WASHINGTON -- Before Earth Day became what it is -- an international ritual halfway between a street party and a guilt trip -- it was a bunch of 20-somethings working in an office over a diner.
It was 1970. They worked 15-hour days. They stuffed a lot of envelopes.
And, at first, they didn't like the name.
"Who in the hell do they think we are, the Grange?" Stephen Cotton recalled about reading the name an advertising agency had proposed for their national protest. Earth Day sounded like an event for farmers. "But it grew on us."
Earth Day turns 40 on Thursday, making its founders 60-somethings. To this group of about 20, both the day and the country look very different now.
In those four decades, the angrier, more ambitious environmental movement that sprang out of Earth Day made vast changes in Washington. New federal laws took on dirty air and poisoned water -- and won.
But today, American environmentalism is struggling in a new kind of fight.
The problems are more slippery: pollutants like greenhouse-gas emissions, which don't stink or sting the eyes. And current activists, by their own admission, rarely muster the kind of collar-grabbing immediacy that the first Earth Day gave to environmental causes.
"I don't think we've come up with a good way in the conservation movement of making it real for people," said Arturo Sandoval, who was 22 when he organized activities across the West on the first Earth Day. "Global warming, to most people, is an abstract issue."
Earth Day's 40th anniversary will be celebrated across the globe Thursday: There will be children studying pollution in Baltimore Harbor, a coral-reef cleanup in the Virgin Islands, a concert in Rome. And on Sunday, a climate-focused rally on the National Mall will include performances by Sting, John Legend and the Roots.
The day's beginnings were much humbler, but not that far away. The first Earth Day was organized from an office that smelled like hamburger grease and teemed with flies.
"Every so often, someone would go berserk and dash from room to room" swinging a fly swatter at the swarms drawn by the oily fumes rising from the diner downstairs, said Cotton, then 23, who was the press director for the group. "Since we were budding ecologists, we had an unspoken rule against using bug spray."
He and the other young people were working on an idea from then-Sen. Gaylord Nelson, D-Wisc., who died in 2005. In August 1969, Nelson had visited a huge oil spill off Santa Barbara, Calif. He wondered: Why not hold a "teach-in" -- like the campus discussions that focused on the Vietnam War -- on the environment?
Nelson hired Denis Hayes, 25, a graduate student at Harvard and a former student-body president at Stanford. The rest came from a variety of other liberal causes: a veteran of Robert F. Kennedy's presidential campaign, an organizer of antiwar protests in Mississippi, an anti-hunger activist.
At the time, the Potomac River was choked with pollution-fueled algae blooms. Cleveland's Cuyahoga River had recently caught fire. Smog was so bad that, in 1966, a vast cloud of it was blamed for killing more than 150 people in New York City. And even the bald eagle's population had fallen below 1,000 nesting pairs in the continental United States, ravaged by the pesticide DDT.
The group mailed out suggested Earth Day activities, called college campuses to set up events, talked to dozens of newspaper and TV reporters.
It worked: On Earth Day itself, there was a "human jam" that filled New York City's Fifth Avenue, a rally near the Washington Monument, a march against a foul-smelling sewage plant in Albuquerque, N.M. There were events at college campuses and in classrooms around the country: By one estimate, one in 10 Americans participated.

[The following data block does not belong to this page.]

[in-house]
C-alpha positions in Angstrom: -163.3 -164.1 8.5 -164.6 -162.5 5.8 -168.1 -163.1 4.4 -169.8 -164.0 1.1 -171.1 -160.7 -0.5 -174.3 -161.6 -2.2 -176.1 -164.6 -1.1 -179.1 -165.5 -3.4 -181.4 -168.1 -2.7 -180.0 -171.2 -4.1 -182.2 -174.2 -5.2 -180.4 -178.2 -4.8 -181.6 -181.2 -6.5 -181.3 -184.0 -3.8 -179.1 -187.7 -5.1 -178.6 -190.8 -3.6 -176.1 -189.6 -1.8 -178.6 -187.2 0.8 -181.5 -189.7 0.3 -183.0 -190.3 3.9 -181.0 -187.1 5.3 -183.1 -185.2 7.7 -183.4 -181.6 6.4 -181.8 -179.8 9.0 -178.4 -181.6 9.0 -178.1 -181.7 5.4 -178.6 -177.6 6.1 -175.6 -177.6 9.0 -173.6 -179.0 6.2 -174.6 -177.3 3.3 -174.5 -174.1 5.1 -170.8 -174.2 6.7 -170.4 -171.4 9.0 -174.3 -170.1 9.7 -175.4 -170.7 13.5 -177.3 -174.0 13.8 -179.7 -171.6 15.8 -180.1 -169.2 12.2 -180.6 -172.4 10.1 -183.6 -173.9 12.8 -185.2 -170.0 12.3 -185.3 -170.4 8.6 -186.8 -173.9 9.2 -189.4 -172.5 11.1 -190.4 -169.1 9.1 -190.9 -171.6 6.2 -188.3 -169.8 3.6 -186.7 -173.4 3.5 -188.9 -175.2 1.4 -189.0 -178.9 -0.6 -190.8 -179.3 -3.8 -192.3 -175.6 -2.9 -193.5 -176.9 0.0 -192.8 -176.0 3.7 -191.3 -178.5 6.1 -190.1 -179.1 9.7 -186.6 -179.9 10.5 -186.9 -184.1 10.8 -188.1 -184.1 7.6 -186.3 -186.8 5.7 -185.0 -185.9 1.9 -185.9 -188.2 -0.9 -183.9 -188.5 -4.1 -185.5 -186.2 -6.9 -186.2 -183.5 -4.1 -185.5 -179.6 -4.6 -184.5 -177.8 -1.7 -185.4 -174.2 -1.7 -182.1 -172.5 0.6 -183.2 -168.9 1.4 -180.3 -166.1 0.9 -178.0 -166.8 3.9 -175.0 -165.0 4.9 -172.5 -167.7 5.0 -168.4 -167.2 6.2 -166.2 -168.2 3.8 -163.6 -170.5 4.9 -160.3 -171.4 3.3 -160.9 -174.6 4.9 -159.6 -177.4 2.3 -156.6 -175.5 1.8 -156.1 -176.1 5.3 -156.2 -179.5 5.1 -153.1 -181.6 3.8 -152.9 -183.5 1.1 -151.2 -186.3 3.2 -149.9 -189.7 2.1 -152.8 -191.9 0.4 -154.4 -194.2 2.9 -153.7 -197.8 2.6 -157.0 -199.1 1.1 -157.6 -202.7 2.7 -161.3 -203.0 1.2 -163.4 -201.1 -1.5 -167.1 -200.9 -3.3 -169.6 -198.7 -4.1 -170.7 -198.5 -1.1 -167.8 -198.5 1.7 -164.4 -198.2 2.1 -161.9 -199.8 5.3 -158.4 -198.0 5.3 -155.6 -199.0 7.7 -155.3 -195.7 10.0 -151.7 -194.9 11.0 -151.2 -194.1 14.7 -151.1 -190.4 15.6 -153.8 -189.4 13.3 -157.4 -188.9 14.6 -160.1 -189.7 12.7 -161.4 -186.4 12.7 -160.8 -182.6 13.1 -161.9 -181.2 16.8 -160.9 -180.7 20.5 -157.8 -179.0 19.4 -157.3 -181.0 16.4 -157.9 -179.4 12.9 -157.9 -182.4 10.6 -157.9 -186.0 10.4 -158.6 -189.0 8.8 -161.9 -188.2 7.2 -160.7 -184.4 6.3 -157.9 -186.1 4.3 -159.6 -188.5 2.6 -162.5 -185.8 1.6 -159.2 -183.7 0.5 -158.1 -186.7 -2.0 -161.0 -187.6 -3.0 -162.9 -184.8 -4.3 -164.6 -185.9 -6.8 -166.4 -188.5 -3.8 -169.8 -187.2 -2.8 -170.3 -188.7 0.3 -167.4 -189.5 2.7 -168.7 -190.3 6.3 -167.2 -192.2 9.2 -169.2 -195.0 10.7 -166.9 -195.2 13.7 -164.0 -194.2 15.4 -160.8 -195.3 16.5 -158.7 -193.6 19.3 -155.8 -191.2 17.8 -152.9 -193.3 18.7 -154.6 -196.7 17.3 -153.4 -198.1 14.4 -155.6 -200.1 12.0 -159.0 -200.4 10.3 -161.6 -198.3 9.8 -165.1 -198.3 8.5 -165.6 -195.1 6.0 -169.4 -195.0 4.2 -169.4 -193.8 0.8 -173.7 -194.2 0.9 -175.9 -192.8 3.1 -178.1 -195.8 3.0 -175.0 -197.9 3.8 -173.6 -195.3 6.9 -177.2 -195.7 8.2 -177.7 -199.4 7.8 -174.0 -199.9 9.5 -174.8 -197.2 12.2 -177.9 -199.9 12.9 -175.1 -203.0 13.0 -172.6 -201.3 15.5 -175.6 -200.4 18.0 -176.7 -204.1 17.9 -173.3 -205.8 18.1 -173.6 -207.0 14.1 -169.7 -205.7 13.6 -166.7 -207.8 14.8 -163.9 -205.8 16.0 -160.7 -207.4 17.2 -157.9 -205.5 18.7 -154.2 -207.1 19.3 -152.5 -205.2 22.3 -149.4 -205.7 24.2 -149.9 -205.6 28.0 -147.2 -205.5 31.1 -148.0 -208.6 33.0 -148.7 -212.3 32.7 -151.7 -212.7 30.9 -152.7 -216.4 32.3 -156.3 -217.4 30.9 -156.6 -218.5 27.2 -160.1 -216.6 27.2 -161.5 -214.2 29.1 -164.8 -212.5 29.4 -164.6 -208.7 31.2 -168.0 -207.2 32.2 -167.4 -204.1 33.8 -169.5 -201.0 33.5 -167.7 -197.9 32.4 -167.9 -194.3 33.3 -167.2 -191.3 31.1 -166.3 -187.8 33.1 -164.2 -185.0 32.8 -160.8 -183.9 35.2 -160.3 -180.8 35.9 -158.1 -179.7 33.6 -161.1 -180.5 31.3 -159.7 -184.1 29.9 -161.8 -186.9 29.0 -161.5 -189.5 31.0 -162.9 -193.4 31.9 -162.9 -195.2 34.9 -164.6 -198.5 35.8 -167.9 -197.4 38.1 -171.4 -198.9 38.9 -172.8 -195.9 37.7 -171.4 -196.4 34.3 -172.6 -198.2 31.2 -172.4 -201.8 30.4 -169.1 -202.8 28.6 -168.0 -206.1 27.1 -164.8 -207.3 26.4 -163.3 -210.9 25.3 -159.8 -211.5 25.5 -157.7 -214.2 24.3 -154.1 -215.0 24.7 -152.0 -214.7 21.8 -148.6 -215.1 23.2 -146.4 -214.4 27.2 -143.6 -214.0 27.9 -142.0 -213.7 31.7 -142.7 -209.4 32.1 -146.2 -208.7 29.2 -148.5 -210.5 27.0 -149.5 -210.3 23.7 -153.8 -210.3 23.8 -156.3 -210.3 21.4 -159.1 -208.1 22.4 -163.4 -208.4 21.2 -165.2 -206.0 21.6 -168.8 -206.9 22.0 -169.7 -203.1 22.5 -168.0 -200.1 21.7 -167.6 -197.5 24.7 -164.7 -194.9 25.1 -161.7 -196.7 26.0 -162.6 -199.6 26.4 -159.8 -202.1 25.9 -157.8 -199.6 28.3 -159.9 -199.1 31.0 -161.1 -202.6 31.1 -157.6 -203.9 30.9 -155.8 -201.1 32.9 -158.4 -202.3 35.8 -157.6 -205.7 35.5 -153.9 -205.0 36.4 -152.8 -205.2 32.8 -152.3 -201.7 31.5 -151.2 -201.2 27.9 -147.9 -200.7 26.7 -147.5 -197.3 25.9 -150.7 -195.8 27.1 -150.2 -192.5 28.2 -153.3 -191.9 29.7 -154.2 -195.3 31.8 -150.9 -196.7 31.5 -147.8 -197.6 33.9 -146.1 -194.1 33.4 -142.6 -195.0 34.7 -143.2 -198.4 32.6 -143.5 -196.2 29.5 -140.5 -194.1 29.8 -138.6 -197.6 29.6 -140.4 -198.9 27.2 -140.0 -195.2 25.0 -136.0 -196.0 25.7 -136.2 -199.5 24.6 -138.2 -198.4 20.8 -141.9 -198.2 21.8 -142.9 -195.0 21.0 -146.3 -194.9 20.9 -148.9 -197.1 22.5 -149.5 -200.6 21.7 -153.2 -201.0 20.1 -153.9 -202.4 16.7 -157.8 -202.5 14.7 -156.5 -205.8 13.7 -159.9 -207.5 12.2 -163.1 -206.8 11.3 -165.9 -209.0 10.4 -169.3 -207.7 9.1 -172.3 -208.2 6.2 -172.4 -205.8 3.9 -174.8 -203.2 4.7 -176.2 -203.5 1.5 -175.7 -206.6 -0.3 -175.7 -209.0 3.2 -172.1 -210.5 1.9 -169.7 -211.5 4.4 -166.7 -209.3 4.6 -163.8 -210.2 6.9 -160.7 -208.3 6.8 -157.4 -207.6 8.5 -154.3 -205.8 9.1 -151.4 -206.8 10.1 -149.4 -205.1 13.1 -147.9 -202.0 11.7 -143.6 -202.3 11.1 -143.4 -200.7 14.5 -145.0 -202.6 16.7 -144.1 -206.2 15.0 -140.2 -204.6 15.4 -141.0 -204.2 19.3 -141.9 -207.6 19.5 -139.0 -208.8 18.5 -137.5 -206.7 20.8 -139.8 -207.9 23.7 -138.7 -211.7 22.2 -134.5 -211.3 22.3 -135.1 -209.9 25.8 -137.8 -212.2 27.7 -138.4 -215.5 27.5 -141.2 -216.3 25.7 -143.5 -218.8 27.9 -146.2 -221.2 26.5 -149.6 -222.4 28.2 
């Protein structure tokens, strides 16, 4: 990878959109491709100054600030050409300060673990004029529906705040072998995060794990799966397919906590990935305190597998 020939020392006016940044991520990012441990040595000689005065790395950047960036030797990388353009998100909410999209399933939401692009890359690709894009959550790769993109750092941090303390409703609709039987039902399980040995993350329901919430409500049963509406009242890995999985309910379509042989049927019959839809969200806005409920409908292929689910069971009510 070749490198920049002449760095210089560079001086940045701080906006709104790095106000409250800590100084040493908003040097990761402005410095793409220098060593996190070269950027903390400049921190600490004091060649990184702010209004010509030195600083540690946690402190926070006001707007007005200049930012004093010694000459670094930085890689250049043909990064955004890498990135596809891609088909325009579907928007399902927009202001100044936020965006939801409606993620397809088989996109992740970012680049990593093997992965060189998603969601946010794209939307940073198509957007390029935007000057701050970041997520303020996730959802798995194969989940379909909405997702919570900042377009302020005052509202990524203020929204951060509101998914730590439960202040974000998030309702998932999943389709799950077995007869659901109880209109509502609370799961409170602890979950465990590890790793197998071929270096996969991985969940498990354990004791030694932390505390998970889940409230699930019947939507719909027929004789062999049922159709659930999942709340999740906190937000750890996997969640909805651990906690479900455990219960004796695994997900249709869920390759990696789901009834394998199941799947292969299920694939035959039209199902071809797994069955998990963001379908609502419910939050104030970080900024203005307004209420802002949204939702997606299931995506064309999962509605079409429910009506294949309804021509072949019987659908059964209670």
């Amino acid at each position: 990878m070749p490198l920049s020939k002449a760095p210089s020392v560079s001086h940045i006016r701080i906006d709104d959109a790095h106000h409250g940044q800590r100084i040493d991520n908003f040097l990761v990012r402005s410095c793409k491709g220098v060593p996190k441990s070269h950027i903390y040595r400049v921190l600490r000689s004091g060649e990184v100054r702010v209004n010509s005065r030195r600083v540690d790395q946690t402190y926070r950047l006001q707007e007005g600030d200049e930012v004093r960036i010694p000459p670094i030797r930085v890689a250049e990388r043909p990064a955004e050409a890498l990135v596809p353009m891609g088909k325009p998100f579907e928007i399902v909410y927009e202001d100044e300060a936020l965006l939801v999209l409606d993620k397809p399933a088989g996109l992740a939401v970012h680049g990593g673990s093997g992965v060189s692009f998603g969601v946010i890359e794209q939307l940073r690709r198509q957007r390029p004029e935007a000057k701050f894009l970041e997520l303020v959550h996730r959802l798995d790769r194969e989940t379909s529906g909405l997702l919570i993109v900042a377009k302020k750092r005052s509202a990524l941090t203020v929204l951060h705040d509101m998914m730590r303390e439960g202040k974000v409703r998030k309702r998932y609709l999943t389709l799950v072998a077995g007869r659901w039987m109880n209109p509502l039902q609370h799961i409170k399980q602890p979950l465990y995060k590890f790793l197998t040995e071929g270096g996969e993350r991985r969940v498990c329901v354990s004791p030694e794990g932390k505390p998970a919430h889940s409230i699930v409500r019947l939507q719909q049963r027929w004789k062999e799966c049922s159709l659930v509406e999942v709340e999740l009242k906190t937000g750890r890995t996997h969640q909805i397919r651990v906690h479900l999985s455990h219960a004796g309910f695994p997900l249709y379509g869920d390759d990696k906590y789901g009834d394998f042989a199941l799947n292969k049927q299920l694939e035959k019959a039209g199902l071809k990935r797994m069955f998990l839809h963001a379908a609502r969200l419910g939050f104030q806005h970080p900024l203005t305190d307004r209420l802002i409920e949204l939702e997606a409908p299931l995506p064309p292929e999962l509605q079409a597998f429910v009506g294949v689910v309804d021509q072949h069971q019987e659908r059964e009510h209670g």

In the four years afterward, the Environmental Protection Agency was founded and Congress passed a series of landmark laws. The Clean Air Act amendments of 1970 set new limits on pollutants. The Endangered Species Act of 1973 provided new protections for vulnerable animals. And the Safe Drinking Water Act of 1974 set new restrictions on what could come out of taps.
Today, EPA estimates that the Clean Air Act -- amended in 1990 to crack down on acid rain -- has prevented more than 220,000 premature deaths from air pollution. Other legislation led to pollution cuts that have made both the Cuyahoga and the Potomac run cleaner.
And, with DDT banned, there are now more than 9,700 nesting pairs of bald eagles in the Lower 48.
"We won the argument that the environment needs to be protected," said Michael Brune, the modern-day executive director of the Sierra Club. "The conversation is now about at what pace do we need to reform, what are the most effective policy solutions we need to put in place, what the costs are going to be."
The group of organizers disbanded after that first Earth Day and went on to careers in law firms, foundations, environmental groups, state government. But since then, they and other observers have seen the American environmental movement struggle to rebuild its momentum. With rare exceptions, like in the 2006 defeat of then-House Resources Committee Chairman Richard Pombo, R-Calif., the environment rarely serves as the defining issue in national campaigns.
Public opinion polls show that, while Americans care about the environment, they generally rank it behind other priorities like jobs, terrorism and health care. And, on climate change -- the environmental movement's defining issue now -- polls show Americans seeming less concerned, not more, than in previous years.
"I don't think the environmental movement is deep enough, broad enough, to have the impact we want," said Bill Meadows, president of the Wilderness Society, who, like many of today's most prominent environmental leaders, took part in Earth Day events in 1970. "We're a strong interest group, but we have yet to have the kind of political clout you really need in today's political world."